Afghan attorneys and judges are visiting the Soviet Union this week to learn how to switch their Western-style legal system to match Moscow's. In Kabul, elementary school teachers have just completed orientation courses on a new curriculum for the first four grades that emphasizes communism.
The Sovietization of Afghan institutions, most of which have their roots in the West, is well under way according to observers here and in New Delhi.
The Soviets, who occupy Afghanistan with more than 85,000 troops, appear to be trying to consolidate their ideological hold on the rugged, nationalistic and stubbornly proud Afghans, who are resisting the Red Army and refusing to accept some of Moscow's offerings, especially scholarships.
"They are in the process of trying to create an Afghan Soviet socialist republic," said the one Islamabad-based analyst of Afghan affairs.
Others, however, reject that notion. In his recent article in Foreign Policy magazine, the experienced South Asia analysts Selig S. Harrison quotes a Soviet source who insisted Afghanistan will become another Mongolia -- a previously independent country that is completely under Soviet domination, although it maintains its status as a nation.
Oddly enough, the institutions that Moscow is trying to change do not reach deeply into Afghan society, which outside a handful of major cities is governed largely by tribal customs.
Nonetheless, Moscow is working hard to convert the legal and educational systems and is trying Afghanistan economically to it and the Soviet Bloc. It also has placed Soviets in key positions in newspapers and the staterun news agency, Bakhtar.
Even United Nations agencies in Kabul, which were dominated by Western technical experts as recently as 1978 when the pro-Marxist government took control in a bloody coup, are composed of a preponderence of Eastern Europeans and Indians. Out of the 65 technical experts working in Afghanistan under U.N. development programs, only three are Western, and the Afghan government has threatened not to renew their contracts.
Perhaps the most crucial changes in Afghan institutions are occurring in the educational and legal systems, which had been based on Western models.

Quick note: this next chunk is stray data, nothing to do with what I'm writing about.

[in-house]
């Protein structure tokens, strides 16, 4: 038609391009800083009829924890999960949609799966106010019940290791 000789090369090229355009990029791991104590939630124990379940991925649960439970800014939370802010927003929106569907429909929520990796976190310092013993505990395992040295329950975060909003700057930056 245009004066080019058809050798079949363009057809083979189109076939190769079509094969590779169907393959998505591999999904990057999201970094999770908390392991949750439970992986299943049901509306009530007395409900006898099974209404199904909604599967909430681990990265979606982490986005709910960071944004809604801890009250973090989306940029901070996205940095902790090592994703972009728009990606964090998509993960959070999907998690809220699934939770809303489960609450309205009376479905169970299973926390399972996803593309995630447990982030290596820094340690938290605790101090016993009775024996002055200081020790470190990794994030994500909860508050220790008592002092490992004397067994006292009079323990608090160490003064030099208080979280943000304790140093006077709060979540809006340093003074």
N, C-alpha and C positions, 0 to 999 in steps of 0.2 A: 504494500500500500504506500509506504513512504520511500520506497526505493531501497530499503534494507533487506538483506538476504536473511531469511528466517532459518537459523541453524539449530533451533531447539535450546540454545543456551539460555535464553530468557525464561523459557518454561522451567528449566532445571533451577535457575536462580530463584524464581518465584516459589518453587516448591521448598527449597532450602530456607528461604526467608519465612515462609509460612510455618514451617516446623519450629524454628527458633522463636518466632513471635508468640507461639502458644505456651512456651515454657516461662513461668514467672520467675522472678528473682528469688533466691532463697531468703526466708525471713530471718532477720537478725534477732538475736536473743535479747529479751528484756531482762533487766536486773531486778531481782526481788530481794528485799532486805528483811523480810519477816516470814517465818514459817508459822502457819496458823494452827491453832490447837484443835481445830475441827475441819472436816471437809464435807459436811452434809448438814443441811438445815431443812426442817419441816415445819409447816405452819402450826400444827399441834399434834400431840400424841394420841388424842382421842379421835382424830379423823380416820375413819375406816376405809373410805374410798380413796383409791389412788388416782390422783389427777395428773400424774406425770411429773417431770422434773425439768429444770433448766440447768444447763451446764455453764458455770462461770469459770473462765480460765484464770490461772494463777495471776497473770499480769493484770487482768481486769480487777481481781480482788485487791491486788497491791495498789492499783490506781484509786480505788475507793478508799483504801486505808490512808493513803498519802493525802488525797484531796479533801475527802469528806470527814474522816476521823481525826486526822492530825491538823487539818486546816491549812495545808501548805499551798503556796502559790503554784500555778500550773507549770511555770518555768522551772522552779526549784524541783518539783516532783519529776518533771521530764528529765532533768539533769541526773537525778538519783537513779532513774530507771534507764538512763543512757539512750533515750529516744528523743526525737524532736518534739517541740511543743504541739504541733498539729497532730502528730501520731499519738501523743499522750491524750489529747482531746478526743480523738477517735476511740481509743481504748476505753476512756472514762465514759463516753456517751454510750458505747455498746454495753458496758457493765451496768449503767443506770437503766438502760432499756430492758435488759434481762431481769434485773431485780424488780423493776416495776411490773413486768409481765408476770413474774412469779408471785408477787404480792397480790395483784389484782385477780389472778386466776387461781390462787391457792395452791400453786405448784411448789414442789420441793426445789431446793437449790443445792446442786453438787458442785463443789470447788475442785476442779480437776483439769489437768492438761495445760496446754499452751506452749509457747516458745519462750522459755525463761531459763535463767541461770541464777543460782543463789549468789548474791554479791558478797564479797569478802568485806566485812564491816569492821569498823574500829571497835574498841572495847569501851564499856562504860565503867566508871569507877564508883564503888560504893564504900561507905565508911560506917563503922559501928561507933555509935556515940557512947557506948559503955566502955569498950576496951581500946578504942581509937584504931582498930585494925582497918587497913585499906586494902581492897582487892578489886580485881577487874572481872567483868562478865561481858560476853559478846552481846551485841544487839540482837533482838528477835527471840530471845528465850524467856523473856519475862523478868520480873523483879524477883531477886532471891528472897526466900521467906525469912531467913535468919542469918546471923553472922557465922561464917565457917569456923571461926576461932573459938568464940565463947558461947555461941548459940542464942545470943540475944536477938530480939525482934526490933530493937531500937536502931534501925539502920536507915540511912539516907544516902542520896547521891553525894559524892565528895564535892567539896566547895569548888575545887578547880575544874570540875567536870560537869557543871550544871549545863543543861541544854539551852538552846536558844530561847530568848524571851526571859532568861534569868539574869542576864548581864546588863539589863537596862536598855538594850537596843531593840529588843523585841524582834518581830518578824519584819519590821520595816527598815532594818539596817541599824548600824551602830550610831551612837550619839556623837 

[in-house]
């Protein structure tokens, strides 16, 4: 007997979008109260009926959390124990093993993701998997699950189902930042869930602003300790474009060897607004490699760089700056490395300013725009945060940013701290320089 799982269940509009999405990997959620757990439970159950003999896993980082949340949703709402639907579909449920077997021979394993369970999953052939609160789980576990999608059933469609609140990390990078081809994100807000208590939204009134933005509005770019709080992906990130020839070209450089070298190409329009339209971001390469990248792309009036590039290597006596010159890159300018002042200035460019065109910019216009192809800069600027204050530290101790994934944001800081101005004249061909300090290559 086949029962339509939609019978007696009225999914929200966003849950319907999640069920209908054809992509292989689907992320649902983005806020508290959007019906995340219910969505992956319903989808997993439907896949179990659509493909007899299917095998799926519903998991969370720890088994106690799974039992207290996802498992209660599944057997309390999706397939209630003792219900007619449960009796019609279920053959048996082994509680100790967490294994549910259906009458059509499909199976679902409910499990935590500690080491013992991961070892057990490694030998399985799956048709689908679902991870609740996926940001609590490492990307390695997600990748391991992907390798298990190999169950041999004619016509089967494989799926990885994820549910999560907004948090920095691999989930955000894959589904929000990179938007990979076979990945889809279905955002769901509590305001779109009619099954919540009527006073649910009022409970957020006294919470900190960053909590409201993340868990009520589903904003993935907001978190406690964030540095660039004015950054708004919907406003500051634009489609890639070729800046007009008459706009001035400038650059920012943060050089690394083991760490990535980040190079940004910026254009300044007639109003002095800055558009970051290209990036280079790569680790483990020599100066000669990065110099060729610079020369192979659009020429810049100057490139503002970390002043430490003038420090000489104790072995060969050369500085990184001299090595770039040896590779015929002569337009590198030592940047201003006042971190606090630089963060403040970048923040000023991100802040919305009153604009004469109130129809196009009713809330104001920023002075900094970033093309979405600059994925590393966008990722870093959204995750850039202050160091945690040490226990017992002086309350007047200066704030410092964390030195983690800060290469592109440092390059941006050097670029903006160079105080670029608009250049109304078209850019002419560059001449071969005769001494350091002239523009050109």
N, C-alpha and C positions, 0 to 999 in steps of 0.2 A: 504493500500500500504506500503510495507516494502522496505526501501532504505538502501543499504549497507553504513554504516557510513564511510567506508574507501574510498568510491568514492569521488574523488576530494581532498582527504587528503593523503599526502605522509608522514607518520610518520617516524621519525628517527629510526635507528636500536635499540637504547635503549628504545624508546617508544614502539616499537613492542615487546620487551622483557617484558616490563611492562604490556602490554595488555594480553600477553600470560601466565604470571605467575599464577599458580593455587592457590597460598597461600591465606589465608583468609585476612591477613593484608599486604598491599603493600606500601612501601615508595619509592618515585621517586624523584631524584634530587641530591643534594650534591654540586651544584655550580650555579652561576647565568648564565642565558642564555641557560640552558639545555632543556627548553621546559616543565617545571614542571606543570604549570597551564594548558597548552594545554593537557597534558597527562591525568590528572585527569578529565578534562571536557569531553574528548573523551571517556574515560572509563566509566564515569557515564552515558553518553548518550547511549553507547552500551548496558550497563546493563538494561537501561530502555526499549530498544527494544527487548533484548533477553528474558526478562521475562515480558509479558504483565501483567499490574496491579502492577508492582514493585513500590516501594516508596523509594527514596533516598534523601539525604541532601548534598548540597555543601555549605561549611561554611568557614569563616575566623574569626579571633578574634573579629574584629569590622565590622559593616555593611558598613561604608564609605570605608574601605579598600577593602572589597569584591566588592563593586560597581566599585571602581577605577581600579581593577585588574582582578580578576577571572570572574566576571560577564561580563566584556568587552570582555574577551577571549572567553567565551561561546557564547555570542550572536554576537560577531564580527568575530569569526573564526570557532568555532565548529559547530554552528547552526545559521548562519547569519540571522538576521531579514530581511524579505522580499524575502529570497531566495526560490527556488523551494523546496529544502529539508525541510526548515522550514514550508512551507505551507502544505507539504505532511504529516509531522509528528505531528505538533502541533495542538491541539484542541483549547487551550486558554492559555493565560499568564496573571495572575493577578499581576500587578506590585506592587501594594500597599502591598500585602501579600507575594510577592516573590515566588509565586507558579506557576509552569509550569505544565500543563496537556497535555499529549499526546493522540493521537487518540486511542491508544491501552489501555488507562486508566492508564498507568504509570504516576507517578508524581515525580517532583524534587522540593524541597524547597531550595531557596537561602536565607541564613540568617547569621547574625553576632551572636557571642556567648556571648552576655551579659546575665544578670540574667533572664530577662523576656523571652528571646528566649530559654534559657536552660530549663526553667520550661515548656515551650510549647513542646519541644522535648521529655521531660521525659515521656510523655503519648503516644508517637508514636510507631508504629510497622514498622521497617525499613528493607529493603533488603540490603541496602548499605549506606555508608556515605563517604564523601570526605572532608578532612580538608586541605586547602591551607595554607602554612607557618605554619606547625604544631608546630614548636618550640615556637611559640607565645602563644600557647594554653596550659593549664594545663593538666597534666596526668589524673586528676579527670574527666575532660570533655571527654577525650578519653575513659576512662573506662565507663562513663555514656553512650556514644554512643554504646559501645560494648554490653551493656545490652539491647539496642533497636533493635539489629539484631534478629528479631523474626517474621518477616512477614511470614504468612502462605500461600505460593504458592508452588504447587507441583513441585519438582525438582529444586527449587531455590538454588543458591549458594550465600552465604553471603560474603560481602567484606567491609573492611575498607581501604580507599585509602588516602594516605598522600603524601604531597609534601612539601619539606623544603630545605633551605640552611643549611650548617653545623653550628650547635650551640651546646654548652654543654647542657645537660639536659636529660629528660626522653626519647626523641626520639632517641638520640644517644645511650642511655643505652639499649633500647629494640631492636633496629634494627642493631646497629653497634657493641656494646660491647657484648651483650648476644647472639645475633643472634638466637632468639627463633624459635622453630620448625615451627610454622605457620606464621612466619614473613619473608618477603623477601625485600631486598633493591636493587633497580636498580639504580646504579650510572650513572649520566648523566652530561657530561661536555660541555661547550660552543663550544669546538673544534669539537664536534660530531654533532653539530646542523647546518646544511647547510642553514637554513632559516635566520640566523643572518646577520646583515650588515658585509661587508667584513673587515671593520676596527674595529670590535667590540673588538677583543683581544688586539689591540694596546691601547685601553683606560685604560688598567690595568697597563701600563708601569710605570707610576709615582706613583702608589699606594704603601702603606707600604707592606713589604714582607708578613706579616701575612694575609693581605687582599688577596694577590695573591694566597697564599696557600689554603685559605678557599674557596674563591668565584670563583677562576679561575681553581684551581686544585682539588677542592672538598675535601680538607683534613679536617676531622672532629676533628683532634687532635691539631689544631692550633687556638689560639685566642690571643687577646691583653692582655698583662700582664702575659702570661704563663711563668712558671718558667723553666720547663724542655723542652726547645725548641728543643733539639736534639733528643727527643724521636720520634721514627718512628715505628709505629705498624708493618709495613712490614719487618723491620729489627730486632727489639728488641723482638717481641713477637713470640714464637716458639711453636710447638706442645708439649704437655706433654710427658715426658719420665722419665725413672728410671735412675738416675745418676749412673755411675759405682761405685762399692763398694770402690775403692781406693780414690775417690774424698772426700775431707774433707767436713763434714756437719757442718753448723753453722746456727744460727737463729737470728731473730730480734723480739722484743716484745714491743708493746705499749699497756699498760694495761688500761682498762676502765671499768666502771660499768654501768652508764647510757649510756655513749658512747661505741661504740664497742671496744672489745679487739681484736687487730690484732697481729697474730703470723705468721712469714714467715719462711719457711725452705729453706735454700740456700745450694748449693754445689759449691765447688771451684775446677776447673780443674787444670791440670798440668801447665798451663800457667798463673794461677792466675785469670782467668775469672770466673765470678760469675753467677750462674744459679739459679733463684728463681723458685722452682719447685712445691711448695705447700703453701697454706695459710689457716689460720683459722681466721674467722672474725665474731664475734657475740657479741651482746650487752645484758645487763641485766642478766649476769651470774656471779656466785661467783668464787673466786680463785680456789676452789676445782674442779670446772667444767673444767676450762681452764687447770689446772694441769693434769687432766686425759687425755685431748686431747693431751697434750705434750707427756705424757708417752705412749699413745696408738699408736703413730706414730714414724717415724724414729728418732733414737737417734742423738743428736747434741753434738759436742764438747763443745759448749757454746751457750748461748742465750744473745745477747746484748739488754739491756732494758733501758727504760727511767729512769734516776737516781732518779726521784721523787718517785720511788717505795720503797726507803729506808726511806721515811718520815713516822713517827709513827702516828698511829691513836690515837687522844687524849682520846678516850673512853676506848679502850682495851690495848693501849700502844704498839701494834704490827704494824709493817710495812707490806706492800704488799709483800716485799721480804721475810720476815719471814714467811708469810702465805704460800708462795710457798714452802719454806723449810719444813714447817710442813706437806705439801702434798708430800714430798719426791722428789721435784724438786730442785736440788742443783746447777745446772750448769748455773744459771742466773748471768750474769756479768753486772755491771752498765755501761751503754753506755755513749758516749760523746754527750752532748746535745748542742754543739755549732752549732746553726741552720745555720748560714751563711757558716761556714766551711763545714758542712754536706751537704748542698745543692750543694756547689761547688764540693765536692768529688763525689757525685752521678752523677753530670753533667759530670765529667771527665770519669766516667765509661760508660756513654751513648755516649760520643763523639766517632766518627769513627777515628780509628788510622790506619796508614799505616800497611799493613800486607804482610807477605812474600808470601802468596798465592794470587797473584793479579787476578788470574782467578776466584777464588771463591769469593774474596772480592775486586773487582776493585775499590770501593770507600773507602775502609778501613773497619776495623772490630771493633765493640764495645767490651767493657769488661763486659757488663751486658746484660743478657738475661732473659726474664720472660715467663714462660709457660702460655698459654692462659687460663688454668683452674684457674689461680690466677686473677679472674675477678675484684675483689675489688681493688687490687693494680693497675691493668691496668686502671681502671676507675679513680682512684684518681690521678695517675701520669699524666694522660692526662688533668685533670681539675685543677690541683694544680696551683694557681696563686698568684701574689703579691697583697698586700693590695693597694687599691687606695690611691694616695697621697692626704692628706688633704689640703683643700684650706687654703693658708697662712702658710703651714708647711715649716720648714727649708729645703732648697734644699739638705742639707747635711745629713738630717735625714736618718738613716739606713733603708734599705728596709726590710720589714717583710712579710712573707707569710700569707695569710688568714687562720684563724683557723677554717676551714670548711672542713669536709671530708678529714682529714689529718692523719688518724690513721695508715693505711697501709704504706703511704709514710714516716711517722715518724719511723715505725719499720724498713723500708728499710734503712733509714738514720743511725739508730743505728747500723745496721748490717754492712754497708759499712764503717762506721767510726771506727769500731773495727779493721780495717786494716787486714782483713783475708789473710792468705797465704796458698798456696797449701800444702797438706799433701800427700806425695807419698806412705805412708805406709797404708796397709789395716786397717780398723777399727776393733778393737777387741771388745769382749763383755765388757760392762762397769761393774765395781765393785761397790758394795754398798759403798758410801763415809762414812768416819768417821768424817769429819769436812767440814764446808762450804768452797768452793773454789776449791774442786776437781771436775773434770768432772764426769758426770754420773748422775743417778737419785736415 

According to Kabul newspapers, the Soviet-installed government of Babrak Karmal is starting in the first four grades of elementary school to transform the education system into the Soviet mold. Last month teachers attended seminars introducing them to the new curriculum and new textbooks.
According to teachers who fled Afghanistan, the new texts carry a heavy dose of Soviet propaganda, emphasizing communist history and communist slogans. But, no copies of the books have yet appeared in the Afghan refugee communities here or in New Delhi.
Higher education also is acquiring a Soviet stamp. For instance, the science academy of the Soviet Union recently signed an agreement to exchange scientific information and train Afghan scientists.
The brightest Afghan students are no longer allowed to accept scholarships to Western universities, according to refugee sources, but instead are forced to go to the Soviet Union.Some students were reported to have refused to accept Soviet scholarships, fleeing into exile.
Other trade and aid programs are being run by the Soviet Union's East Bloc allies. The East Germans, for instance, are running a police advisory program formerly operated by West Germans.
One radio reports a month ago announced that more than 1,000 Afghans would be sent to the Soviet Union for technical training -- including a group that will learn driving skills.
For the youngsters, the Babrak government has set up pioneer youth camps on the Soviet model where 100 7 to 9 year-old students from Herat, Kabul and Kandahar were taught how to protect public property.
"The concept is scary," said one Afghan refugee in New Delhi.
A former prosecutor in the Afghan Ministry of Justice reported that the entire Western-oriented Afghan legal system is being changed to match the Soviets. He said all appeal courts have been abolished and people without legal training, some with eighth grade educations, are being appointed as judges because they have political connections.
During the past week Kabul radio reported that two large delegation of Afghan lawyers and judges traveled to the Soviet Union "to get insight into the Soviet judicial system." Deputy Prime Minister and Justice Minister Rashid Arian told one delegation Feb. 19 that they should use every moment of their trip to learn the Soviet legal techniques.
According to one exile source in New Delhi, the first sign of a deliberate policy of Sovietization in Afghanistan came in the fall when Moscow announced it was stringing electric power lines from the Soviet Union to Afghan cities because it would be too expensive for the Afghan government to set up its own power generating facilities.
Reports are given almost daily of a new Soviet-Afghan trade or aid agreement, further tying the Afghan economy to the Soviet Union.
Last year, according to Kabul radio, trade between the countries totaled $670 million, and in 1981 that amount is expected to leap to $2 billion.
The Soviet Union traditionally has been Afghanistan's largest trading partner, but its influence has not been that great until the Soviet invasion in December 1979 cut off Western access.
The Soviet influence is so dominant now that a trade meeting recently between Soviet and Afghan officials took place in the Soviet Embassy in Kabul.
"This is the first time I have heard that Afghan deputy ministers are going to the Soviet Embassy for discussions," said one former Afghan government official, now a refugee in New Delhi.
The greatest volume of Afghan-Soviet trade is in natural gas, which Afghanistan exports to the Soviet Union at what it insists are international prices. Last year Kabul earned $212 million in gas sales to the Soviets, and the amount is expected to jump considerably in 1981.